Thursday, August 09, 2007

Great Article

http://www.sikhchic .com/article- detail.php# q1)

Ek Sikh Barabar Sava Lakh

Sikhs may be just two per cent of India's population,
but in their self-image and deportment, it is as if
they constitute two hundred per cent of India's one
billion. As the saying goes: "Ek Sikh barabar sava
lakh" ("Each Sikh is a Legion"). Even during the worst
days of the Partition, Sikhs never felt insecure about
their religion, as their Hindu counterparts did, and
continue to do.

Why then, does a small, insignificant sect like the
Dera Sacha Sauda, that does not even claim to be Sikh,
get mainstream Akalis and a large number of everyday
Sikhs so hot and bothered? This Baba is no medieval
tyrant and martyrdom of any kind would be thoroughly
wasted on him. He is a minor figure, whose demonising
by the Akalis raised his stature and downgraded their
gurus who gave up their lives in far more glorious

The question then is: How did the Sikhs suddenly turn
so insecure? When did it happen and where were we all
looking? Or did the lights suddenly go off in the
changing room?

The original Panthic Party, which later morphed into
the Akali Dal after 1947, never evinced such worries
either, and those were very difficult times. They
regularly participated with the Congress before
Independence. The party even supplied the Congress
with a stable of leaders, from Pratap Singh Kairon to
Swaran Singh. On election campaigns in undivided
Punjab, the Panthic Party frequently displayed the
Congress symbol along with its own. On no occasion did
any of this to-and-fro movement from the Panthic Party
and back threaten Sikhism. Nor did the Shiromani
Gurdwara Parbandhak Committee declare Kairon or Swaran
Singh, or any of the others who took their political
blood lines to the Congress, apostates or tankhaiyas.
Sikhism had that much confidence.

In 1899, when Sardar Kahn Singh Nabha wrote Hum Hindu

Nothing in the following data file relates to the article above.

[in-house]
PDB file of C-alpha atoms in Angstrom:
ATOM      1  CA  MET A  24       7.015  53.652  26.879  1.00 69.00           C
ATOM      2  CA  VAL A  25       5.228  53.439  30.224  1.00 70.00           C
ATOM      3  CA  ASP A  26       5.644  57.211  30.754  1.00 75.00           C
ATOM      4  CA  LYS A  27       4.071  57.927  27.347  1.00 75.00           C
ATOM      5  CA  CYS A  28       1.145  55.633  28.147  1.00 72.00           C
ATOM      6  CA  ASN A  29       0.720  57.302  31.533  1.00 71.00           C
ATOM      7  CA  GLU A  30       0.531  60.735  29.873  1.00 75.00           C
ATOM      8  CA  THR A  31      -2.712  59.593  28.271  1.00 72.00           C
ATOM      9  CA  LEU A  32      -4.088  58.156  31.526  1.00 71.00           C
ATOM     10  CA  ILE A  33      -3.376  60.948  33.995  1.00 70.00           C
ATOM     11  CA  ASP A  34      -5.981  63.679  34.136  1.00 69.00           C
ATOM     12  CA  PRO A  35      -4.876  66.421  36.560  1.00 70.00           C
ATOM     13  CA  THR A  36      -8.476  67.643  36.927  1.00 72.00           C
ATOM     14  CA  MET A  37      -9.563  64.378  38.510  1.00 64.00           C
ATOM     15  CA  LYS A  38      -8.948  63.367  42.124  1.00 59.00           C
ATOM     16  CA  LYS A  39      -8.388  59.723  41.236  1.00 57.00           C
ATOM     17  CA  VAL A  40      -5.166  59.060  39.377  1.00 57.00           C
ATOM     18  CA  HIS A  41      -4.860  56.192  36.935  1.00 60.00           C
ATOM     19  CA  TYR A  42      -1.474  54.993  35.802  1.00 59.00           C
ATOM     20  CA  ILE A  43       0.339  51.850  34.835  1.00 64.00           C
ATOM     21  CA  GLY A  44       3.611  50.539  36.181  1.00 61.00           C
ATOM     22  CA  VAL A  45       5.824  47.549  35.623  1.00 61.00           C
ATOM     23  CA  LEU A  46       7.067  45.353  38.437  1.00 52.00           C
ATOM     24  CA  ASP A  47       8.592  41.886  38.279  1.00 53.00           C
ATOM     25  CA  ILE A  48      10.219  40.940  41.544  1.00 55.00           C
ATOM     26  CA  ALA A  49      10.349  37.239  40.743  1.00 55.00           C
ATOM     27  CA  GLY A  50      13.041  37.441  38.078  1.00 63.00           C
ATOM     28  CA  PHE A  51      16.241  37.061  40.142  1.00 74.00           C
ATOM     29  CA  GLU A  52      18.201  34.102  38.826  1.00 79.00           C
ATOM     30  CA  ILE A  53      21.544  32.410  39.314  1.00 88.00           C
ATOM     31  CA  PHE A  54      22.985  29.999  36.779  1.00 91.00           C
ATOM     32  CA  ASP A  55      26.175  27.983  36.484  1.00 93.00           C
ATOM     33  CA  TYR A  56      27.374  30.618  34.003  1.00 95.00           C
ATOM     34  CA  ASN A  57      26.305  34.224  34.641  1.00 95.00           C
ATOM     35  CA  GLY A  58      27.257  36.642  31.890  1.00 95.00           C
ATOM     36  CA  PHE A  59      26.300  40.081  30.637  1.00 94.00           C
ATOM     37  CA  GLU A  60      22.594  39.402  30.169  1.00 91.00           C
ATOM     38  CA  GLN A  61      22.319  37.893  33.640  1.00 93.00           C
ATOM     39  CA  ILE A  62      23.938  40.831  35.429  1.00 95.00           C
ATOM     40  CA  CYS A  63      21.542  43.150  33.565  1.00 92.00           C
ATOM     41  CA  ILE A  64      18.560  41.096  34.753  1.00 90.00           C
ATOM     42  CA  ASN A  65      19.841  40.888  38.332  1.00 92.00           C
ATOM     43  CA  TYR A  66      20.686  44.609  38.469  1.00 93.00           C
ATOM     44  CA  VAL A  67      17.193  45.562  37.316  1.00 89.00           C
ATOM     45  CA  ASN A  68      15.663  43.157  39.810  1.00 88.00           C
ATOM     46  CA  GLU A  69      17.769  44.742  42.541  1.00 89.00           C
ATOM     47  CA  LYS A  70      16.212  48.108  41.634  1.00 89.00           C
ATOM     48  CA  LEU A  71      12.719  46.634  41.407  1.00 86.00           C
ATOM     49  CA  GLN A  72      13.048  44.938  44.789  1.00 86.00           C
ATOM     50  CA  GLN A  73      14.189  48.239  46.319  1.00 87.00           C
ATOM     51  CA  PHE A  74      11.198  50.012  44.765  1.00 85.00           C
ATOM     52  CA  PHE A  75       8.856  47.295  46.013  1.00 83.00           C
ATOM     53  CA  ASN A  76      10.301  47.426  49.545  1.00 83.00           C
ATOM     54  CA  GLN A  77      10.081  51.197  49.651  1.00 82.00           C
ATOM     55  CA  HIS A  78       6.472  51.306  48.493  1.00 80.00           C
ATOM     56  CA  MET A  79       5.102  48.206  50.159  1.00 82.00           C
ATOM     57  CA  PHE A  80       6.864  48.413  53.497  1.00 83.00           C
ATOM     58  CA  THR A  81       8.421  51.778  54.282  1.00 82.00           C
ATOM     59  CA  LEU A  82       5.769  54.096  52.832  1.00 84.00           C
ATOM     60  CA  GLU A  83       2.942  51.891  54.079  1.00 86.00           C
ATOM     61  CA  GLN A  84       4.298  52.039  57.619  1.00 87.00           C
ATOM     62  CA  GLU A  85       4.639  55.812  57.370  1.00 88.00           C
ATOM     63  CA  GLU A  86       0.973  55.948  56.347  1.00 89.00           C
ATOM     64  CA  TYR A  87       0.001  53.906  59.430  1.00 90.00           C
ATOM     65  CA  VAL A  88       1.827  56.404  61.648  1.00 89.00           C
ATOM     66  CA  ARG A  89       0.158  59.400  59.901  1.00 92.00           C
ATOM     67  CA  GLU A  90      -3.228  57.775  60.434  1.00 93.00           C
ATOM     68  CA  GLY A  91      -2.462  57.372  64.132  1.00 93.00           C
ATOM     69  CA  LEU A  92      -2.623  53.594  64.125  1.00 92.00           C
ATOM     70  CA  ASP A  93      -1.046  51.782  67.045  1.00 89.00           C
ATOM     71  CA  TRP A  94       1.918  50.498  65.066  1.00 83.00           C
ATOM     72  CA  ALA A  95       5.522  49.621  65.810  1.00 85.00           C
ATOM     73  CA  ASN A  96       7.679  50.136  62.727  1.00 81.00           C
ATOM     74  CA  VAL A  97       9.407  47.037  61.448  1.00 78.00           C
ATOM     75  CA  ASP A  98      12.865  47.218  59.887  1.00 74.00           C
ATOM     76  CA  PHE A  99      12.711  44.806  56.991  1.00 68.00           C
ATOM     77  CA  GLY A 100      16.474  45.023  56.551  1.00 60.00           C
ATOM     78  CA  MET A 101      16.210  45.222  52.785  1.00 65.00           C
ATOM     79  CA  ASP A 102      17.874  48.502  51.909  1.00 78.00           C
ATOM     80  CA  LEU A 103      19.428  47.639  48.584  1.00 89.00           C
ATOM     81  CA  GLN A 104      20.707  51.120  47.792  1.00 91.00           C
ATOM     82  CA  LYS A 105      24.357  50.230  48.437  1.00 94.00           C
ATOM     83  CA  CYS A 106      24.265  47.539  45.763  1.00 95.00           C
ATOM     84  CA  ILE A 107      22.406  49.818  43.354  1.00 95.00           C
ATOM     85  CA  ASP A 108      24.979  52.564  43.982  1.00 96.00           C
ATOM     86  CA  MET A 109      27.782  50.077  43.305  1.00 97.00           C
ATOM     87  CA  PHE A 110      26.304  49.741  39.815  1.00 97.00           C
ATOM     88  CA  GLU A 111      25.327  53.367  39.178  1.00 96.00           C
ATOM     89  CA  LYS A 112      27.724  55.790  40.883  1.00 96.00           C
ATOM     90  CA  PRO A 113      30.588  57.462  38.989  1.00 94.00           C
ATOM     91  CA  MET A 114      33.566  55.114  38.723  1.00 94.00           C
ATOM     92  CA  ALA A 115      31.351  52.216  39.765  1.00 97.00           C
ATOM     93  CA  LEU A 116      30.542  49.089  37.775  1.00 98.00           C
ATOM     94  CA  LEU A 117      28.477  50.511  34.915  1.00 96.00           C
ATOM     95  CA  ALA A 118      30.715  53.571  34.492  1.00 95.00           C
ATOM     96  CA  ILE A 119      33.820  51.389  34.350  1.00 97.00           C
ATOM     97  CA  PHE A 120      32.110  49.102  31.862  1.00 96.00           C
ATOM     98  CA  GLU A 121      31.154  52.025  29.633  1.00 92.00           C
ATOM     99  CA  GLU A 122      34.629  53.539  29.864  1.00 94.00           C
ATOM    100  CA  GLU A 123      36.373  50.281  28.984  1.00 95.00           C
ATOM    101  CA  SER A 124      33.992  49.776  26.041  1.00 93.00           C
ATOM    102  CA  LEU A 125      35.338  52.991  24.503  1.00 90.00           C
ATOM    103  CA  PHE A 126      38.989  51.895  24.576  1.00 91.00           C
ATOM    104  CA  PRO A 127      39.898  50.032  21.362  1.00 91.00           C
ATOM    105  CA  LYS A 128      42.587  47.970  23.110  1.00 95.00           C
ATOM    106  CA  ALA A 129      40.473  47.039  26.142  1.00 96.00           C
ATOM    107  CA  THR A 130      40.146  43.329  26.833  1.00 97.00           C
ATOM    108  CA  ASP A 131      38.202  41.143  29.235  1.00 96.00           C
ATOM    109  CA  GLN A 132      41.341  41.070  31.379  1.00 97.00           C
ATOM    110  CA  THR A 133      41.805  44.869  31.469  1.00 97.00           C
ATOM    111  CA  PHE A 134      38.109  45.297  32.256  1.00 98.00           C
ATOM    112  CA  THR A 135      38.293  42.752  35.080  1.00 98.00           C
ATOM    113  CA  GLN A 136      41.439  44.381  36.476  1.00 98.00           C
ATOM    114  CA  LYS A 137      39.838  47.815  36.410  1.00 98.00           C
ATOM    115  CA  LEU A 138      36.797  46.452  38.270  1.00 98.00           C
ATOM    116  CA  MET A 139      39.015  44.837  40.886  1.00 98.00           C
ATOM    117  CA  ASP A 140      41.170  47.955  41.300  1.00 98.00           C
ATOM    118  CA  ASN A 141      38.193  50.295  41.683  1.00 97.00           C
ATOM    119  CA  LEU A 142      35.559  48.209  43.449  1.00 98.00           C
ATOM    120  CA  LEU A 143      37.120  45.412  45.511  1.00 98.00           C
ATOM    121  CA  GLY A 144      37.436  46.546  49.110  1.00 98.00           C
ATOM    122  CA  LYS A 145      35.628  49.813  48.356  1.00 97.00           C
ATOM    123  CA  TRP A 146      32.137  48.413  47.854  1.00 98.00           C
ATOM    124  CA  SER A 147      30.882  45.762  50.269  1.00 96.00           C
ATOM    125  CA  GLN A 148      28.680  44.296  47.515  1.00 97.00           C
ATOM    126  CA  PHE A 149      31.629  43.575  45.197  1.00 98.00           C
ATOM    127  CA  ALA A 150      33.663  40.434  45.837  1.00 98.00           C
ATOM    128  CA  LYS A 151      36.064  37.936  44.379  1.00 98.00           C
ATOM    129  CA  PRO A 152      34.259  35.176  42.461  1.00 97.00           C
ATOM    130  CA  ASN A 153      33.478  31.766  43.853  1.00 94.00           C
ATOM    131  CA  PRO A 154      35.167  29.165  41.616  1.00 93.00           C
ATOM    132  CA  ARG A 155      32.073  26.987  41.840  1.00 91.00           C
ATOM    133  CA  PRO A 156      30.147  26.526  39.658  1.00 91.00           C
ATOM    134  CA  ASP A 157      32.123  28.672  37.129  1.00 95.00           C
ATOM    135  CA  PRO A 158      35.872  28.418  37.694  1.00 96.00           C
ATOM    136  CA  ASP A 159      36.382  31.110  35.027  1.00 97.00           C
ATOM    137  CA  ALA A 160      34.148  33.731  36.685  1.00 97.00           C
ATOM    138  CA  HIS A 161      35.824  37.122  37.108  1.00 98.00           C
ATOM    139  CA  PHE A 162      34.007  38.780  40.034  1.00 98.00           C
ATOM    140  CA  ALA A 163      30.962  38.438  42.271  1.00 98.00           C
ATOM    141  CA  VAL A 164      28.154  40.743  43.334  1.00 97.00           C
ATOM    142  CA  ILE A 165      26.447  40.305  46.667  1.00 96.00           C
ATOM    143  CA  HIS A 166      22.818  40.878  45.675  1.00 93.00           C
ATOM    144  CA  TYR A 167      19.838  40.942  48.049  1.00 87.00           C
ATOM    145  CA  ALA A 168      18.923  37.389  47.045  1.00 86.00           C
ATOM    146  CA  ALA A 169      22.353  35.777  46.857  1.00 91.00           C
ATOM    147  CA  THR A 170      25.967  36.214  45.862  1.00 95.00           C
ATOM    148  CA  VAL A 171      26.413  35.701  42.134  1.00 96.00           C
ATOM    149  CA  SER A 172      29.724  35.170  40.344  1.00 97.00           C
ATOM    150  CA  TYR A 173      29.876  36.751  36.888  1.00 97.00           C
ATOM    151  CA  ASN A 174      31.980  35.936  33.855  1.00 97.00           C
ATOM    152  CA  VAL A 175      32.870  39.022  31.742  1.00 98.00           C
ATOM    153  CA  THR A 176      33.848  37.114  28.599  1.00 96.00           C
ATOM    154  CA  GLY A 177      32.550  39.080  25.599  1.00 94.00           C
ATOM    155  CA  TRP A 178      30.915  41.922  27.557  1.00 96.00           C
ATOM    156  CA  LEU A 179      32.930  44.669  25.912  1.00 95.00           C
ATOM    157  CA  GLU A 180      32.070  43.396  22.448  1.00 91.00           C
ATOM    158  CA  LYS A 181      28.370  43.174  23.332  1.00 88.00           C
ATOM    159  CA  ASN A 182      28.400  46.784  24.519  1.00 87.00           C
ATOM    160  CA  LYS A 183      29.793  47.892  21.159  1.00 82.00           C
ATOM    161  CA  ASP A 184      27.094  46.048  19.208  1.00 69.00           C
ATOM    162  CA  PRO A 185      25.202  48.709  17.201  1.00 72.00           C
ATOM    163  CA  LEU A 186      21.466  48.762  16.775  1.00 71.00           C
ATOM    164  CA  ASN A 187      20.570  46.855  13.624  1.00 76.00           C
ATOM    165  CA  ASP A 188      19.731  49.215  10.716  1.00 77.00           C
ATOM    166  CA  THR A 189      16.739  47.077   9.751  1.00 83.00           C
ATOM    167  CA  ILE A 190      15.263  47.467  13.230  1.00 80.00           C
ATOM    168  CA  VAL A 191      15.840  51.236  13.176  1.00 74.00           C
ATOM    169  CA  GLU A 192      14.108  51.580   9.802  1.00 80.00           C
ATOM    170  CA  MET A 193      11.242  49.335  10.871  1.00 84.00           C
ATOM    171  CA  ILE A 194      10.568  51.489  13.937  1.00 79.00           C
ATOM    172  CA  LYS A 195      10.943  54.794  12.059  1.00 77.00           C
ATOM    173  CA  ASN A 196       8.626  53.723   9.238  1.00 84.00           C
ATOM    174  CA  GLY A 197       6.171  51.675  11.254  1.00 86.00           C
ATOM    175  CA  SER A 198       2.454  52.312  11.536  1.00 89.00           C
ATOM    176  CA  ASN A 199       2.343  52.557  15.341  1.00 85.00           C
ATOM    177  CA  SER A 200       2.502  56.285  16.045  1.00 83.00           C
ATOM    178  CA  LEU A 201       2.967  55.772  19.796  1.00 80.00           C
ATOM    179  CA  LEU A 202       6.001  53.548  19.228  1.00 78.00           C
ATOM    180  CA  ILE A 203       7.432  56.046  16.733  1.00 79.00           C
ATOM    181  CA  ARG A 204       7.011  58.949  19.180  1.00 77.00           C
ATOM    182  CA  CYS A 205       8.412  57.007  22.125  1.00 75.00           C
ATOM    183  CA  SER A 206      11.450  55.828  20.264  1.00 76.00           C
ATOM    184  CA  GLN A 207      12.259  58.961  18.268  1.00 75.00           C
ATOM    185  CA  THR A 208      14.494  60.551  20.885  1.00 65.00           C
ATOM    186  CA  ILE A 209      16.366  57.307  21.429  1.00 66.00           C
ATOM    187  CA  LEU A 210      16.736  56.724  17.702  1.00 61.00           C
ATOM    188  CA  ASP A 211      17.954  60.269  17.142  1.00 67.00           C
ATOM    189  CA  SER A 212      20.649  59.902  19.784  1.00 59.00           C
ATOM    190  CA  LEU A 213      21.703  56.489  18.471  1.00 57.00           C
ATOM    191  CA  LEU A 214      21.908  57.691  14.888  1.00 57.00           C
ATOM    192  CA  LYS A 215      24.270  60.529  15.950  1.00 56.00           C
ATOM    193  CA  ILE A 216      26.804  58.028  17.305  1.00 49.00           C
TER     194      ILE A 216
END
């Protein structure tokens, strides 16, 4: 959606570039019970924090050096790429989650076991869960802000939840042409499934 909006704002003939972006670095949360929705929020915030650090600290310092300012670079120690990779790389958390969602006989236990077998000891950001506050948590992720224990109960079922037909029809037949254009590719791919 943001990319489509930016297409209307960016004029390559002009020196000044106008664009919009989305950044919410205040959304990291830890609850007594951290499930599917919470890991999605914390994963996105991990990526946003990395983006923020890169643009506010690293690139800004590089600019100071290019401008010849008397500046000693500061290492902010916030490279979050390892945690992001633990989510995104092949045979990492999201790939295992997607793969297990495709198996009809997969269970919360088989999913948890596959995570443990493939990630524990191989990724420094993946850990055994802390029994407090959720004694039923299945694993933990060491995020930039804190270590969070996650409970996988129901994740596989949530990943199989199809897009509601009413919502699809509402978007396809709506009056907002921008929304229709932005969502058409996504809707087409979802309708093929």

Nahin (We are not Hindus), he did not castigate any
other religion, but just said the plain truth. The
Sikhs were not Hindus and let the record state the
facts. It was not as if he was prompted to write this
tract because of the perceived fear that Hinduism was
eating up Sikhism. In this sense, he was not the
mirror opposite of Swami Dayanand, who took every
other religion, including Sikhism, as a threat to the
Hindu faith.

Nabha's interjection was to remind his readers of the
symbolic energies at the heart of his faith, without
deriding non-Sikhs, nor, even for a moment, hoping to
proselytise other religions to his own. Even the Singh
Sabhas and Chief Khalsa Diwan of that period were
intent on crafting a separate Sikh identity and not in
impressing their own thought prints on their immediate
religious neighbours.

Interestingly, in the sixty years after Independence,
the Akali Dal has never used the Partition to evoke
partisanship the way Hindu parties, and sadly, the
Congress even, have done from time to time. This is
indeed quite remarkable. Sikhs, too, had suffered
along with Hindus in their migration to east Punjab
and beyond. And yet, unlike Hindus, the Partition is
history for Sikhs, and not a source of political

When I was working with re-settled rural Sikh refugees
in Punjab and Haryana, what struck me the most was
that they found my questions, which recalled the
Partition, quite stupid. So many of these Sikhs told
me to move on and not keep looking over my shoulder
for monsters and chimeras of the past.

That was such a relief. Hindu refugees, in general,
were still agonising over the Partition and related
stirring tales of their experiences during those
times. Most of this recall was highly adorned, as my
Hindu respondents in the early 1990s were either
babies or playing in the mud in knickers when 1947
happened. Some post-Partition Hindu families even held
prayer meetings to solemnly remember the day they were
ousted from their homes. I found none of this among
Sikh refugees. It is no surprise then, that even a
sectarian party like the Akali Dal has no use for the
Partition as a leavening political agent.

Later, during the bad days of Khalistan, a large
number of Sikhs felt that they were humiliated by the
Indian state, but on no account did they believe that
their religion was under threat. Khalistanis were, of
course, baying to the contrary from the margins, but
an overwhelming majority of Sikhs did not politically
side with these secessionists, though they were widely
admired for giving the hated agents of the government
a tough time. This is not an "a-ha" moment, for, in
spite of the trauma post-Bluestar, Sikhs were willing
to look ahead the instant Prime Minister V.P. Singh
visited Punjab with a healing balm.